Both Assistant Professors lead guided sound walks through the city where students are responsible for taking in sound and using listening as an artistic practice. They also encourage students to work together in various community settings across the city to collect, manage, and arrange sound to reflect their artistic visions. Furthermore, for the soundscape projects, the students are asked to create an auditory document of a specific auditory culture to capture the soundworld of a group in the city.
Of course, these classes are about more than just listening and storing information. Building on long traditions of artists like Max Neuhaus and John Cage in the 1960s, Annea Lockwood, Pauline Oliveros, R. Murray Schafer, Hildegard Westerkamp, and Barry Truax working in acoustic ecology and soundscape composition in the 1970s, those working in ambient sound and expression and sound collages in the 1980s, and the work of sound artists and anthropologists in the 1990s, both Hollerweger and Goudarzi encourage students to stretch the boundaries of accessibility and output when it comes to listening, recording, and producing sound.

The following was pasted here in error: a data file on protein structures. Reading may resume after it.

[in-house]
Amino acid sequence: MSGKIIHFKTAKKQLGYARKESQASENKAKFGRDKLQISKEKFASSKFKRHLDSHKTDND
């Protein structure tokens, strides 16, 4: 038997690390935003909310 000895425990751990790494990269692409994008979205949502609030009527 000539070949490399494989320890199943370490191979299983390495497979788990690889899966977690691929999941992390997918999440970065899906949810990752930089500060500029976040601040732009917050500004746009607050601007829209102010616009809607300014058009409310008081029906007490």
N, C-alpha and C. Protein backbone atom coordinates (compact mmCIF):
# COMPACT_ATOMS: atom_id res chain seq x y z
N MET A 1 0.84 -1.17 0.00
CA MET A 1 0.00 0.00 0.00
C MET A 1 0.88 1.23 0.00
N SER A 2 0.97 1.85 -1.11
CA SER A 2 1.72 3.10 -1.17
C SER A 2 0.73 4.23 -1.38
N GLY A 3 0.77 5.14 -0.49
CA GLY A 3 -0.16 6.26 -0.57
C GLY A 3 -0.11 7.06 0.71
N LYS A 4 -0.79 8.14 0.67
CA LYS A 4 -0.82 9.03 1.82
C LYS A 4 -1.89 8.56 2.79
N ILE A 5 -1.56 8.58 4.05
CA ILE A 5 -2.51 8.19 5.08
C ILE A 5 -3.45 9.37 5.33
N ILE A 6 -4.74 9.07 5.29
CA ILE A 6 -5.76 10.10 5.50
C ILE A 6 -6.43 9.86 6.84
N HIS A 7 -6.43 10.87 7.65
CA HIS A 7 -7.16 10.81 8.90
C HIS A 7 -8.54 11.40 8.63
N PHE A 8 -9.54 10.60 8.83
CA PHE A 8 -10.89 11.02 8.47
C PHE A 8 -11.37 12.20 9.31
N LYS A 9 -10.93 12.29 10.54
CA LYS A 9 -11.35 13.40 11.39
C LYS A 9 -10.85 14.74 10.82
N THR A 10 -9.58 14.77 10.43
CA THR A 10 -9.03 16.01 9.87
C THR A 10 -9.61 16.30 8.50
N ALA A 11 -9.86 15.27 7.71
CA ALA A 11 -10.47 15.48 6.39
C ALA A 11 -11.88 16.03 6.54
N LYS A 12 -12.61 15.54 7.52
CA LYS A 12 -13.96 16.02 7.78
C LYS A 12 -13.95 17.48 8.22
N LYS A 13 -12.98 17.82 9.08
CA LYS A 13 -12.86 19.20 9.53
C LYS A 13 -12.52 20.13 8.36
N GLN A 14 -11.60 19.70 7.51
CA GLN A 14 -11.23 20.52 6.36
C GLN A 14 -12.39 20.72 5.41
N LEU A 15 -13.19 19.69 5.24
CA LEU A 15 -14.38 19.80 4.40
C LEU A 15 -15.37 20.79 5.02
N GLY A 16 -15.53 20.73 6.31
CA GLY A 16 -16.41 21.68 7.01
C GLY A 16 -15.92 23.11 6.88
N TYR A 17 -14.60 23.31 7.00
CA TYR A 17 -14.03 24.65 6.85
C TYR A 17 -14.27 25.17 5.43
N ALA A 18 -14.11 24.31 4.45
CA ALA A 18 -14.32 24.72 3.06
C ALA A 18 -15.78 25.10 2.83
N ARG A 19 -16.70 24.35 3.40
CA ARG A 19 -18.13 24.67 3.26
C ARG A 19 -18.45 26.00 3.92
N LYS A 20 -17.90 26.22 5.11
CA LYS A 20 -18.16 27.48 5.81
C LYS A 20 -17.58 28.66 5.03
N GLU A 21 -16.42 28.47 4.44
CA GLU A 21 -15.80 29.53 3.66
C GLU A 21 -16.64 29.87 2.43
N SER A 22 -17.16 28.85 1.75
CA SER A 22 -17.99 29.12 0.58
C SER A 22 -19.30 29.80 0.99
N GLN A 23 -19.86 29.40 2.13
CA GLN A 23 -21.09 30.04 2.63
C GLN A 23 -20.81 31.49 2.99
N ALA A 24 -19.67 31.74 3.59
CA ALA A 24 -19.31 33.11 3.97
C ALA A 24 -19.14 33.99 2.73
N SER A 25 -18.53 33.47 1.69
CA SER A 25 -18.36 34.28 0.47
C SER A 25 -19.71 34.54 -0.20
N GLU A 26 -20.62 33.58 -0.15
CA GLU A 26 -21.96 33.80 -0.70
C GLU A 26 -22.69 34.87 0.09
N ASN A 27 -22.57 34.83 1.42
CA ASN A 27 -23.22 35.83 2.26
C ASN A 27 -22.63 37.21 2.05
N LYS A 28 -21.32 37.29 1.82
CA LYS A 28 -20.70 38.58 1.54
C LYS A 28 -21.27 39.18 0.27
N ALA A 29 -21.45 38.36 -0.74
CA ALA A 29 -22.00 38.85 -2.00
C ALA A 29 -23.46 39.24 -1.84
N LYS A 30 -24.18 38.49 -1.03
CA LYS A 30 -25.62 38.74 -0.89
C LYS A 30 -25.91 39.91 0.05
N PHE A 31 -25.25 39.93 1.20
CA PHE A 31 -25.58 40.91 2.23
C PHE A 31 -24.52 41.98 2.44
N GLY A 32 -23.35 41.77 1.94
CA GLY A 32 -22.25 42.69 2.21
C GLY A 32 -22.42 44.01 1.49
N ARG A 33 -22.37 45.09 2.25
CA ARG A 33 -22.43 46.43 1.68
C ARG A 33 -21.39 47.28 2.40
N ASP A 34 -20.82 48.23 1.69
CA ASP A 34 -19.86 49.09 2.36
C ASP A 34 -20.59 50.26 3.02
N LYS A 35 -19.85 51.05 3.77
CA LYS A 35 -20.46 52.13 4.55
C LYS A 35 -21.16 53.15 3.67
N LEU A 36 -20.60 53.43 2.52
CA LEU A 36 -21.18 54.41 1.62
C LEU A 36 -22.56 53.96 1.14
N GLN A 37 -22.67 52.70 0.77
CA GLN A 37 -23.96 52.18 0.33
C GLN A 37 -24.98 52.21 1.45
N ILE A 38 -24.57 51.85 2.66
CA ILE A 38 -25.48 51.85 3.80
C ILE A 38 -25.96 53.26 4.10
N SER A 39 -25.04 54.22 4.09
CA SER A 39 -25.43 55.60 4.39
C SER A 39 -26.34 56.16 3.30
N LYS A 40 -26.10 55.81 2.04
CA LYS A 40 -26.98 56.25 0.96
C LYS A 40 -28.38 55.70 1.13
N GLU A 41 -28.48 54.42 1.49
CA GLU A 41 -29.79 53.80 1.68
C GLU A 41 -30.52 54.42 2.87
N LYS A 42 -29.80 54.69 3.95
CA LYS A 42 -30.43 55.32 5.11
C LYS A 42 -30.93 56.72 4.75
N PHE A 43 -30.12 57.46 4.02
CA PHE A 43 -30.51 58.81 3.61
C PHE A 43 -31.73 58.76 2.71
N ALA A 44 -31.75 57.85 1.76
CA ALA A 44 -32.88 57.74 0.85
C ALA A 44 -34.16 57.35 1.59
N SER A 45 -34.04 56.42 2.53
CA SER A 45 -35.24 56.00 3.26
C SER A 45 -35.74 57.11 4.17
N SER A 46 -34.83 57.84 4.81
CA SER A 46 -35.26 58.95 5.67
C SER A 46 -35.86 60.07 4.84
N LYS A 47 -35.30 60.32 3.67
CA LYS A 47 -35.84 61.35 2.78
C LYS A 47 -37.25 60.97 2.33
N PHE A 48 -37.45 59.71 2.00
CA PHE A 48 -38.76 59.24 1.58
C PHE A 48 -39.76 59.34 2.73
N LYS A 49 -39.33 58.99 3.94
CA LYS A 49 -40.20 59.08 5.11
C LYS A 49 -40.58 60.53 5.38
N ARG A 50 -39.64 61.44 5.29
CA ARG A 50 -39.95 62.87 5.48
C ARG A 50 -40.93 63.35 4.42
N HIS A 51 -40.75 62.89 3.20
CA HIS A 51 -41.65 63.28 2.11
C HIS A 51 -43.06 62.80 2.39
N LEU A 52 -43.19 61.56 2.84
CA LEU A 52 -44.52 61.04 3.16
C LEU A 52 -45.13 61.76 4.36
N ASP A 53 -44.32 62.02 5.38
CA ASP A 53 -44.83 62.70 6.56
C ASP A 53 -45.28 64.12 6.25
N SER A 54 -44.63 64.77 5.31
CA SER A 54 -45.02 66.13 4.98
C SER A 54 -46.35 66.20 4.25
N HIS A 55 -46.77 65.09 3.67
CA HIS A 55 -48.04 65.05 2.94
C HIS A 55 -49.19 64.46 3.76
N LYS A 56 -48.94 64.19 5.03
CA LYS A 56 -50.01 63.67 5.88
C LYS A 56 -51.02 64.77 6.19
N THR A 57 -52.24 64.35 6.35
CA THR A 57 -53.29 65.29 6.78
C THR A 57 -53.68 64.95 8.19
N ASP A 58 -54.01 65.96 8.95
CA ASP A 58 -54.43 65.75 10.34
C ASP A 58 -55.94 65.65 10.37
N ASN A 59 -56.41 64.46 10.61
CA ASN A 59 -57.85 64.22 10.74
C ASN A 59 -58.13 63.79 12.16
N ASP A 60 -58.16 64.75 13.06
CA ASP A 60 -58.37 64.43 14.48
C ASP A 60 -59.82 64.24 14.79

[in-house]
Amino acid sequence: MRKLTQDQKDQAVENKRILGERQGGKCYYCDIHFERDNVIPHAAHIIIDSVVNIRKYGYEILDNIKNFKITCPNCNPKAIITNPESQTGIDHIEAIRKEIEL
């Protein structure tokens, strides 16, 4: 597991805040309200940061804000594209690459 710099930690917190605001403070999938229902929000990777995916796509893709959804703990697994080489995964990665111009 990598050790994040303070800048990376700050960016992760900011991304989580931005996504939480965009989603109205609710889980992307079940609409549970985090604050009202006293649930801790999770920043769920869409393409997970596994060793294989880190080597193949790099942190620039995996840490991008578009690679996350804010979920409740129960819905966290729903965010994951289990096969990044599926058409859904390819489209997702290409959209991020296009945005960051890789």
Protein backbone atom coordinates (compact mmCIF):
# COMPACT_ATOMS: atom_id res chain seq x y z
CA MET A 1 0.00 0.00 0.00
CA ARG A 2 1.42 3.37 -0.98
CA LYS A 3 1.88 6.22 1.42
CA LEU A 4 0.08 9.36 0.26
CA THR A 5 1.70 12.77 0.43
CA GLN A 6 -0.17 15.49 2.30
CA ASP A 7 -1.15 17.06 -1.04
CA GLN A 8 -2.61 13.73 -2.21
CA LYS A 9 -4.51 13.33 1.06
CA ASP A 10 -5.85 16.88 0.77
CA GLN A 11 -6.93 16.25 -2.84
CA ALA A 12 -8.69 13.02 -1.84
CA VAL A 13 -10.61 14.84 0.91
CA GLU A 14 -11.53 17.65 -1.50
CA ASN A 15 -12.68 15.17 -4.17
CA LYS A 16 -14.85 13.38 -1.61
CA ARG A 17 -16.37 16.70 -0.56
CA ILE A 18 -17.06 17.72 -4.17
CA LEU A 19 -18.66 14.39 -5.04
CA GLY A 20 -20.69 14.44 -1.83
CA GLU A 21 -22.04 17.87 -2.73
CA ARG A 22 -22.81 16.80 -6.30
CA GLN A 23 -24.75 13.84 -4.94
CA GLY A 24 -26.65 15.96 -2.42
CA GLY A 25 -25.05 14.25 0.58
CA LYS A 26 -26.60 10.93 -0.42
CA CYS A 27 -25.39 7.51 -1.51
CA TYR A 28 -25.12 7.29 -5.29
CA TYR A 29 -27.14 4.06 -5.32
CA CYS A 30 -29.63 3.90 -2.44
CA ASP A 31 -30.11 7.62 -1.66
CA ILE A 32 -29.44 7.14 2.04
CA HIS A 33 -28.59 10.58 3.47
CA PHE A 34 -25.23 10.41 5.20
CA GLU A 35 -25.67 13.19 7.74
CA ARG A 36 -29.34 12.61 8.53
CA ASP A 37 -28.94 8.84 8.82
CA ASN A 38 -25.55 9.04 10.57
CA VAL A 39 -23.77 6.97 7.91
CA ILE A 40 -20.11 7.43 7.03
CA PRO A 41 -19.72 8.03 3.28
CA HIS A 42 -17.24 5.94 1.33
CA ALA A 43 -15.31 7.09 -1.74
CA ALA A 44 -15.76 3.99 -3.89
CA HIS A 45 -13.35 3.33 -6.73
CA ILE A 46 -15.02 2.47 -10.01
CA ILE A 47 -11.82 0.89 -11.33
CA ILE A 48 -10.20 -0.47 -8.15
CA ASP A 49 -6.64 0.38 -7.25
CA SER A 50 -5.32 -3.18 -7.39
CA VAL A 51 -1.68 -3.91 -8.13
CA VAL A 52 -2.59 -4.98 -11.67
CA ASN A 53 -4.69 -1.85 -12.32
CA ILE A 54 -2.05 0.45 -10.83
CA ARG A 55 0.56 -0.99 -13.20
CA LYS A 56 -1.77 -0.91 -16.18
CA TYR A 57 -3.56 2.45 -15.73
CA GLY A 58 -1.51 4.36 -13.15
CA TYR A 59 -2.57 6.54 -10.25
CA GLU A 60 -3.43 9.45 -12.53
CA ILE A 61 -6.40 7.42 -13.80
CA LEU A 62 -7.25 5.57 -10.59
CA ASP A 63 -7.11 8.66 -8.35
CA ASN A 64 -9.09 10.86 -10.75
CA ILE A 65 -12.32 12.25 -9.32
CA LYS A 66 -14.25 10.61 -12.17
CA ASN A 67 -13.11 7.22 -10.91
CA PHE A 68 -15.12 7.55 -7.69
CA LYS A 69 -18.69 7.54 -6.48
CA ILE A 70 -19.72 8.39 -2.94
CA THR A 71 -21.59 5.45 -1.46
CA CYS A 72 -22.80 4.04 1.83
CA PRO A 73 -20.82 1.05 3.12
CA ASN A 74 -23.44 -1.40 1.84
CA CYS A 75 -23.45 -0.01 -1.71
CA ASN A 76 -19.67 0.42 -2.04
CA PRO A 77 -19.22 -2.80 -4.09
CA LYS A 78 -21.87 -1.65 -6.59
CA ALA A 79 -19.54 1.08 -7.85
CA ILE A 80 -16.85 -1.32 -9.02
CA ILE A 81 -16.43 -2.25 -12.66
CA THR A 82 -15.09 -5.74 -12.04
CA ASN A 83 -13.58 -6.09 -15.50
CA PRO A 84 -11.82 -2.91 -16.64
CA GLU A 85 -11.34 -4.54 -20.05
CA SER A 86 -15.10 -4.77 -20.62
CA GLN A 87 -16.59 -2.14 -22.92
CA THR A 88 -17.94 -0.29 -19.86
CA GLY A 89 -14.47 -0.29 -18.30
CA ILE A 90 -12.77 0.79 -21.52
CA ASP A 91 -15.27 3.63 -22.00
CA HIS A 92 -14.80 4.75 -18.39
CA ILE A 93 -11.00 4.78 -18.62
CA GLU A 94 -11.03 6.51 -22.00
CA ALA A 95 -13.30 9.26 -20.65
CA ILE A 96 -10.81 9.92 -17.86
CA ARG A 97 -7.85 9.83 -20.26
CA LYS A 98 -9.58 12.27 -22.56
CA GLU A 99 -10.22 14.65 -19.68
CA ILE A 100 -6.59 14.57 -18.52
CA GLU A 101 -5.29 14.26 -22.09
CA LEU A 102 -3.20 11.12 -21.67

As an essential outcome of Goudarzi’s course, students engage with the ethics of sonic representation and the countless ways in which auditory cues inform our understandings of ourselves and others focusing on those underrepresented in the field of audio. In course discussions, students address the discourses around various types of sonic production that are used as tools of power and control, as well as ways in which participants in auditory communities have subverted those discourses and reclaimed power.
As Hollerweger says, “This course is a little bit less about achieving the best quality sound recordings. It's more about audio as an everyday medium.” Goudarzi agrees. It’s about using audio to connect people to a creative process. She says, “Audio as a creative process is also very important because for a lot of them in their fields, audio might be a side component. Whereas here, they have to create something auditory and they see the importance of our ears.”
From going into unfamiliar communities of interest to have new auditory experiences to conceptualizing sounds into sound collages to taking students on soundwalks around the city, Goudarzi and Hollerweger are working to broaden the lives of their students and their students’ creative capacities. What they’ve found is that their students are astoundingly motivated by auditory input and inspired to create pieces outside of their comfort zones. So, the next time that you find yourself by a lake, or walking down Michigan Avenue, or in the presence of an interesting sound, take a moment, close your eyes, and listen. You never know what you may be inspired to create.